Protection Of Children From Sexual Offences (POCSO) Act, 2012

Protection Of Children From Sexual Offences (POCSO) Act, 2012

16 JUNE 2022

Protection Of Children From Sexual Offences (POCSO) Act, 2012   

by Jai Chauhan: O.P. Jindal Global Law School, Sonipat

Introduction

The POCSO Act, 2012, came into force on November 14th, 2012. The act emerged from the bill that was introduced in the parliament in 2011 and on May 22nd, 2012, it was passed in the parliament. Later Ammendents were introduced in this act, making it more comprehensive, resulting in several improvements in it.

It is enacted to protect the children from a slew of sexual assault, sexual harassment, pornography, etc, it not only aims at restricting the above acts in words but also provides the children a mechanism that; is very child-friendly to file a complaint, also speedy trial courts a set up for such cases. In total it contains 9chapters which encompass 46 sections in it.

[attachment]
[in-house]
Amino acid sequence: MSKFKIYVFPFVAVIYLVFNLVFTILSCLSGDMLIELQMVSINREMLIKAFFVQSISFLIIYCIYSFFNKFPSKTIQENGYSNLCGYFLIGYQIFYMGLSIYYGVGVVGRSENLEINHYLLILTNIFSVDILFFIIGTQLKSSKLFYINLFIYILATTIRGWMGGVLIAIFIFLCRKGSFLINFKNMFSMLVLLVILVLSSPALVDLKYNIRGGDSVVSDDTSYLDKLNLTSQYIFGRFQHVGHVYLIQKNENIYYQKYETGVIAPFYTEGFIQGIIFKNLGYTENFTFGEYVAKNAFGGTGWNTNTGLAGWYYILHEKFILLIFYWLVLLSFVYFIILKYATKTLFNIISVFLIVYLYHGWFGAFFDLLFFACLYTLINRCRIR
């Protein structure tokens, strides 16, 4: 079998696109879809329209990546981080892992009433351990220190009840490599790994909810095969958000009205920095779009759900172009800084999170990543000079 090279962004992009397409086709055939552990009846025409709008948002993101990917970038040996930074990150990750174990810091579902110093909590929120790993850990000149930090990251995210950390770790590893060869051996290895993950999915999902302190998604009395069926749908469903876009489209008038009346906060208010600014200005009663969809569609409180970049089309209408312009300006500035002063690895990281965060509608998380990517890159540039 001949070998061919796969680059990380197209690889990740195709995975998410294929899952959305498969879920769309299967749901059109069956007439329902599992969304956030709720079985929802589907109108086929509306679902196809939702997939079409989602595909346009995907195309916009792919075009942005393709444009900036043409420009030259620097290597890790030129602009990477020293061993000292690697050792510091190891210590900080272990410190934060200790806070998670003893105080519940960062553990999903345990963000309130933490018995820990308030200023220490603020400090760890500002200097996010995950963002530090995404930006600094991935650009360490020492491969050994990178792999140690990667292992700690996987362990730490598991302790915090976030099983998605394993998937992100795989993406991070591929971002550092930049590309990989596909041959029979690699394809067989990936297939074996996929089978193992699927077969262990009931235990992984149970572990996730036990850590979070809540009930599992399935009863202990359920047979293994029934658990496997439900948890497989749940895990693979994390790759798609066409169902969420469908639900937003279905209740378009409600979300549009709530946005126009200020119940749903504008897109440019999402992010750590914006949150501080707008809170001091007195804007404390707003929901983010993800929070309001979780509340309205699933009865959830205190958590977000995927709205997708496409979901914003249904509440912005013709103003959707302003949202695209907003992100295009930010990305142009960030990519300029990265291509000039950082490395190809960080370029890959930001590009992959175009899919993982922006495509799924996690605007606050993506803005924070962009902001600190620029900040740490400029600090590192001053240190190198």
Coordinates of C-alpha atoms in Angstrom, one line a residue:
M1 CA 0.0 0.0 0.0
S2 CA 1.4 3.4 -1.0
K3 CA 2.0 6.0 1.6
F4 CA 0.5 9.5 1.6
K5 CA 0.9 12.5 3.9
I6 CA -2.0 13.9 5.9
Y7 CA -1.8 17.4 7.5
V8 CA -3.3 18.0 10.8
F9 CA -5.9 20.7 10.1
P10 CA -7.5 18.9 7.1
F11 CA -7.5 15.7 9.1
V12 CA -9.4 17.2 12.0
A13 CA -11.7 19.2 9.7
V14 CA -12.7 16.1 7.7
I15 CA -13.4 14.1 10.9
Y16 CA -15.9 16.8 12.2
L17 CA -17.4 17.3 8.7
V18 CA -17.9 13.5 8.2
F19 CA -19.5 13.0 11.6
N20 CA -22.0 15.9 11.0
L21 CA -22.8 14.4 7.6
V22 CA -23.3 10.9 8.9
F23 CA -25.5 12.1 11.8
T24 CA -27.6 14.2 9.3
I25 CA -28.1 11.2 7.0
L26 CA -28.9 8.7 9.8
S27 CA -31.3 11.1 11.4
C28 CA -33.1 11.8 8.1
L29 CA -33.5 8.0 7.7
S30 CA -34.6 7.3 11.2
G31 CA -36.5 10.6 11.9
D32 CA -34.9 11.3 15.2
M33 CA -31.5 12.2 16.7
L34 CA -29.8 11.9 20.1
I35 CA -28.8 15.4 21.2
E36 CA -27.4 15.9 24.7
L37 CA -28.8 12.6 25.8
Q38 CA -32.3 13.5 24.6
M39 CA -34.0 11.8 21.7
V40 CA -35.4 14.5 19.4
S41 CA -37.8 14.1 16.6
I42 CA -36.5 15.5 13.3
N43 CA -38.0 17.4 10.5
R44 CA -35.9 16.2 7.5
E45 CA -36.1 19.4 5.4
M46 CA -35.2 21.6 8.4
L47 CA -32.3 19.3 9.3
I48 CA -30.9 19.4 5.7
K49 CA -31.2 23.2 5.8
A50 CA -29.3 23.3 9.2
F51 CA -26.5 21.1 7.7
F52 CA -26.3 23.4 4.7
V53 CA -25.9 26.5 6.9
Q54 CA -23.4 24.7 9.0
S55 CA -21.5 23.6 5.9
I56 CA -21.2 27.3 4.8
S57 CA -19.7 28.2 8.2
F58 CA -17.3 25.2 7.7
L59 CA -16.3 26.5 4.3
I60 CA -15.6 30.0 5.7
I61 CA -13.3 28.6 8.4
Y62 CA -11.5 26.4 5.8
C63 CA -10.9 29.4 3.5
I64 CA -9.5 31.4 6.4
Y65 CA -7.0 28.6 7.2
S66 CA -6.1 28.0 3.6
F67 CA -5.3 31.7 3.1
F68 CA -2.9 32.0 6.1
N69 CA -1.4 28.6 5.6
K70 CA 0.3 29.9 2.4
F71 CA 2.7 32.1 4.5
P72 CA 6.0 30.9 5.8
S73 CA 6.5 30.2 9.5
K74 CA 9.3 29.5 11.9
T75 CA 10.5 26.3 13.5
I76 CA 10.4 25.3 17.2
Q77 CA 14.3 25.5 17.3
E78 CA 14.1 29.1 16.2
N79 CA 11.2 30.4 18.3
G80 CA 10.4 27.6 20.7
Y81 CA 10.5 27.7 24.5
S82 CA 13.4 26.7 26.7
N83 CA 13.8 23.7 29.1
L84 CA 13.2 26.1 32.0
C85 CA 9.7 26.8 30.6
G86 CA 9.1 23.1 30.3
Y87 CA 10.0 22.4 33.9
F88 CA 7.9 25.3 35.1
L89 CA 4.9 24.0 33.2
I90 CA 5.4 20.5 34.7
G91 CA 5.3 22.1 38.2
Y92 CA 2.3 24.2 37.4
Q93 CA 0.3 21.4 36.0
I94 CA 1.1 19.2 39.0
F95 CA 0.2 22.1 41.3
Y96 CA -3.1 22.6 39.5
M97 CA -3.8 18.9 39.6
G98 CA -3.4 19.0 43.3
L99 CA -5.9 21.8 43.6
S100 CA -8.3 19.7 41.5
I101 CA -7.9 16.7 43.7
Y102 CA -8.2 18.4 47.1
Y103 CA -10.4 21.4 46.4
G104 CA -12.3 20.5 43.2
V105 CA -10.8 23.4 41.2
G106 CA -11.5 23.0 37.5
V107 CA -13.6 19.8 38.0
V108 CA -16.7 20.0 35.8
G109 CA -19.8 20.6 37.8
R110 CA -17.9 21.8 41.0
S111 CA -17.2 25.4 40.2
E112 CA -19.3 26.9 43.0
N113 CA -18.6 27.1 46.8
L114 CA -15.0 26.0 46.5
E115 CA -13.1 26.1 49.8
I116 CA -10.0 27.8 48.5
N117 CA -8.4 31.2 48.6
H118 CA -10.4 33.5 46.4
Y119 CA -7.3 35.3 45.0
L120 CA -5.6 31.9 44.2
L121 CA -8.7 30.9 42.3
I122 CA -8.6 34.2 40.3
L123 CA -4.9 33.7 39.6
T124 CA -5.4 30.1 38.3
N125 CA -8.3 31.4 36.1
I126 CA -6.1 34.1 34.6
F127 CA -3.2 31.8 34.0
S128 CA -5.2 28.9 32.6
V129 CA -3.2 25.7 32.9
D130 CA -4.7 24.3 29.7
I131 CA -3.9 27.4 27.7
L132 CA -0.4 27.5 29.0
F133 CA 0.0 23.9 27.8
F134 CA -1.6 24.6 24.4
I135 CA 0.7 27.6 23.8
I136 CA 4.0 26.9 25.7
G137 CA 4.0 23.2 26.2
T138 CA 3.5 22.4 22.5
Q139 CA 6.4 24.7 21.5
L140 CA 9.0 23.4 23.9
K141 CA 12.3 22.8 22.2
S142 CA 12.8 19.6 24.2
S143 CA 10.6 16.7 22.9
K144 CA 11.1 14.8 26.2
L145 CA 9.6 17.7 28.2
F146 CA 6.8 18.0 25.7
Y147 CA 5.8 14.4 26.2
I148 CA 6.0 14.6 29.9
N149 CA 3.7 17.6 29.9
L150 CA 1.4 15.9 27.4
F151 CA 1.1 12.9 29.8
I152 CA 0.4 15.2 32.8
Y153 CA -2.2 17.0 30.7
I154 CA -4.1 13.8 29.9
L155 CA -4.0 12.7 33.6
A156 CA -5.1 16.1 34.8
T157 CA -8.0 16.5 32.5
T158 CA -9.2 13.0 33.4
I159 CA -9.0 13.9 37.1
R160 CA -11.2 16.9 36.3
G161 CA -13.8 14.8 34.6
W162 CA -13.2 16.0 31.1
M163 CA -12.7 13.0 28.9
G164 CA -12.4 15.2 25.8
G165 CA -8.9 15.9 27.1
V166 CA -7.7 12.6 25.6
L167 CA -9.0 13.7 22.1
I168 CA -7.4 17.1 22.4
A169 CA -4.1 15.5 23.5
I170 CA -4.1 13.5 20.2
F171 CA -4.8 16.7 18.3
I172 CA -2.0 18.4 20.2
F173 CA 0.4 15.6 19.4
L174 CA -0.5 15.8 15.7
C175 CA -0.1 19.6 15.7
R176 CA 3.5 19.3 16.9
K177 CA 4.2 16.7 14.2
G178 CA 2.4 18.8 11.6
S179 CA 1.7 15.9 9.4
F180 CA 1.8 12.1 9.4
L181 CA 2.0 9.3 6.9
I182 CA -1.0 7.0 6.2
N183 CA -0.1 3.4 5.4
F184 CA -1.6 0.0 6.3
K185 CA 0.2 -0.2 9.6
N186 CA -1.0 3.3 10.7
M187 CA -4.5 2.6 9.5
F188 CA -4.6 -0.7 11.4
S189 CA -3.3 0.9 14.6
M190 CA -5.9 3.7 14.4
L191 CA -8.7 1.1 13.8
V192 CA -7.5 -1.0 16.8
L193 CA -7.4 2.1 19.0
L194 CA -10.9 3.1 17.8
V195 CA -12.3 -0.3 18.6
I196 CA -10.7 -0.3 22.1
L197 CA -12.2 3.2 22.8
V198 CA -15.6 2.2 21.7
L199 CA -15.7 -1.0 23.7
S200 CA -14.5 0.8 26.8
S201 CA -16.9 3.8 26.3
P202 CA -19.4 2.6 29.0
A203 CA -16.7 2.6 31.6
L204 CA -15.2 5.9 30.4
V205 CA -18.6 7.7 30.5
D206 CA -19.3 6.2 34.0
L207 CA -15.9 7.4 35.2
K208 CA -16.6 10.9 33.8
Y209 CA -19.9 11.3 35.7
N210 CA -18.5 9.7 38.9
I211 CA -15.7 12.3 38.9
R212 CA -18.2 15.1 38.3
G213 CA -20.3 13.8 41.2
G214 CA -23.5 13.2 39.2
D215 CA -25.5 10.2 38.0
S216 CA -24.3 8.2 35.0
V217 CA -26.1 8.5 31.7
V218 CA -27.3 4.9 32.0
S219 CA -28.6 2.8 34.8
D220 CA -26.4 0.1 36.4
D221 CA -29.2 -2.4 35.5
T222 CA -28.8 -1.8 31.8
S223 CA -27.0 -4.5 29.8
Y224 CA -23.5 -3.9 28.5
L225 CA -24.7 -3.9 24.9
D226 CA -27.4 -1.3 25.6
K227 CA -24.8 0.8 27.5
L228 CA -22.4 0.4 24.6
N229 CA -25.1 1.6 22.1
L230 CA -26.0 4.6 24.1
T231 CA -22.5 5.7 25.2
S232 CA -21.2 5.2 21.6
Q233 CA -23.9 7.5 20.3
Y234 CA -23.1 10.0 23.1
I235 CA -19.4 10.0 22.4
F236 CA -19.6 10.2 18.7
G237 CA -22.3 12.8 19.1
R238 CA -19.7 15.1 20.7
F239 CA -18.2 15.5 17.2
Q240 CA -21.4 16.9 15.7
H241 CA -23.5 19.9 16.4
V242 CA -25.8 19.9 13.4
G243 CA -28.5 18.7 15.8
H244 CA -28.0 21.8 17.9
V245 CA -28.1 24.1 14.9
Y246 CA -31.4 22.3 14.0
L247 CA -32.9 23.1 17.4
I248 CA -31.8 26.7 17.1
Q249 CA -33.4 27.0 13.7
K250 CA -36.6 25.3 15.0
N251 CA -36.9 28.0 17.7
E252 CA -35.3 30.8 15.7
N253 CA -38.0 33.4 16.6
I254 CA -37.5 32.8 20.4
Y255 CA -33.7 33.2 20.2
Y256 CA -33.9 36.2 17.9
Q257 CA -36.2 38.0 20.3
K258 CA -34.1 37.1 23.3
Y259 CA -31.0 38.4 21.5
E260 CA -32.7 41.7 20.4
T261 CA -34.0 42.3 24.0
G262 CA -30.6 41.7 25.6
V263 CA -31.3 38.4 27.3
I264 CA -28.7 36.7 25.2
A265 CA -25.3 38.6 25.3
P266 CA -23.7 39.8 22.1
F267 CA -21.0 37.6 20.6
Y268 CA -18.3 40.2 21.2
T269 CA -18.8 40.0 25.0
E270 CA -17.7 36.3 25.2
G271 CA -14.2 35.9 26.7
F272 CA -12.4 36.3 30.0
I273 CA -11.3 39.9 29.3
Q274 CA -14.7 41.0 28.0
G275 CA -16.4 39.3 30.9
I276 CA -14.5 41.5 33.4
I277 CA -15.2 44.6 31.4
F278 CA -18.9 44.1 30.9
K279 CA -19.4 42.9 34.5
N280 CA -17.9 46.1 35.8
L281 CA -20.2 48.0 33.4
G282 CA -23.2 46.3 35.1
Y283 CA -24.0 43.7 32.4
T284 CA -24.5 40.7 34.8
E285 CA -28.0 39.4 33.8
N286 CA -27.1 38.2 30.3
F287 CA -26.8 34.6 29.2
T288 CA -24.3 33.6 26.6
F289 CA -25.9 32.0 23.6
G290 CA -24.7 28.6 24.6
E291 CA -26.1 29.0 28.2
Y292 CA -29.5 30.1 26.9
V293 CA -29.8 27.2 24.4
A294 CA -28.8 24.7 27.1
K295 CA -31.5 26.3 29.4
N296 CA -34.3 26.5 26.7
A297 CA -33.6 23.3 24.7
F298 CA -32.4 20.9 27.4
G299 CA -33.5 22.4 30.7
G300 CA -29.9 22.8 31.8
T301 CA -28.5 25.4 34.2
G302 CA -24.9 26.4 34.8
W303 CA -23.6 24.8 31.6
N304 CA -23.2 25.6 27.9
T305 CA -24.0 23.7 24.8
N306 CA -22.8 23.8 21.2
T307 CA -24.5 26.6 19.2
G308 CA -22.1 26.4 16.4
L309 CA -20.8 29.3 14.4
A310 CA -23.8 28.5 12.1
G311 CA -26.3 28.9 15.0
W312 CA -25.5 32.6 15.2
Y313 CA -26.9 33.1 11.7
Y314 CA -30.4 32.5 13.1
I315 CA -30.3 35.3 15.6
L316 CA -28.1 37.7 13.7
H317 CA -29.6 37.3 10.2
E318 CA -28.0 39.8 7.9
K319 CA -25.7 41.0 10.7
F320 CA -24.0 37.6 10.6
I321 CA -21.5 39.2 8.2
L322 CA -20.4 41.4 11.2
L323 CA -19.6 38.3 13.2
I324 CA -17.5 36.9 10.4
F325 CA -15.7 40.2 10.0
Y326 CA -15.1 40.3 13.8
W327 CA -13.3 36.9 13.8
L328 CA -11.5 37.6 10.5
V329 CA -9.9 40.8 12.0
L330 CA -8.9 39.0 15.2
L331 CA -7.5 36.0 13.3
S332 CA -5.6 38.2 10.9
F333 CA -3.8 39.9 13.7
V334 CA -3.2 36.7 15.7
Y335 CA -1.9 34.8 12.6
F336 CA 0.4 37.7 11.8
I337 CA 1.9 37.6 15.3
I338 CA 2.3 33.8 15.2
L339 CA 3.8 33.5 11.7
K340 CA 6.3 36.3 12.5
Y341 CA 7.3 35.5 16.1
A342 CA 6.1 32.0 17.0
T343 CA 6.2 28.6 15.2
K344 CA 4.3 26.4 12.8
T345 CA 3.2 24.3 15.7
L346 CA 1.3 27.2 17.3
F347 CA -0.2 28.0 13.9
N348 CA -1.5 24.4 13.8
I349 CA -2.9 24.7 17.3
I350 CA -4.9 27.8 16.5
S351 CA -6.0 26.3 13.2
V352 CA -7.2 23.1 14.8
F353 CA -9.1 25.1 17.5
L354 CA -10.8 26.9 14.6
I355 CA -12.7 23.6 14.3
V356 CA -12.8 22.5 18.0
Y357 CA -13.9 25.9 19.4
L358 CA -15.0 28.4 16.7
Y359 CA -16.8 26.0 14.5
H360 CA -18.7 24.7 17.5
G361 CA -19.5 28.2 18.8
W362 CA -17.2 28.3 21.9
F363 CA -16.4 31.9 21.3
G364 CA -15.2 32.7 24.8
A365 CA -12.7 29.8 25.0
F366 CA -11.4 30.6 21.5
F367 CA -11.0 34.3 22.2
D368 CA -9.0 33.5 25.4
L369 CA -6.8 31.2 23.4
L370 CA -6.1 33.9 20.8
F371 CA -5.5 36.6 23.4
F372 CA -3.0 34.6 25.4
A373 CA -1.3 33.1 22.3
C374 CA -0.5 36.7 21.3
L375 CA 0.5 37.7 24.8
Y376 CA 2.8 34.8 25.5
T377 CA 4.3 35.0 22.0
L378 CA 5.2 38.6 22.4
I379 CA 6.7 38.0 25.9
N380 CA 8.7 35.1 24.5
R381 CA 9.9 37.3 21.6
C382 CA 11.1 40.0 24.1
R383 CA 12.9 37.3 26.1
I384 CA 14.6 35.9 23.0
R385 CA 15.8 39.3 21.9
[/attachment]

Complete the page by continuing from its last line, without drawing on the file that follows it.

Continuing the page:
The term ‘children’ in the act, defines anyone, regardless of sex, who is below the age of 18. It covers sexual offenses which are non-penetrative and also the penetrative assaults, harassment, and pornography are covered in this act.

The act “deems a sexual assault to be “aggravated” under certain circumstances, such as when the abused child is mentally ill or when the abuse is committed by a person in a position of trust or authority vis-à-vis the child, like a family member, police officer, teacher, or doctor.”

To prevent misuse of the law, the law contains punishments for false complaints and false information with malicious intent. The recording of abuse is mandatory under this Act. The police must register a First Information Report (FIR) in all cases of child abuse. A child’s statement can be recorded at the child’s residence or a place of their choice and should be preferably done by a female police officer, not below the rank of sub-inspector.

                                                     Timeline

The timeline underlining the several amendments brought in the act and rules are as follows:

Year Action Taken
2011 The bill is introduced in the parliament
May 22nd, 2012 The bill is passed in the parliament
November 14th, 2012 The Act came into force
2019 A bill is introduced in the parliament to bring amendments to the existing laws.
2019 The amendment is brought into the current legislation, making it more comprehensive, and widening the scope and ambit of the provisions.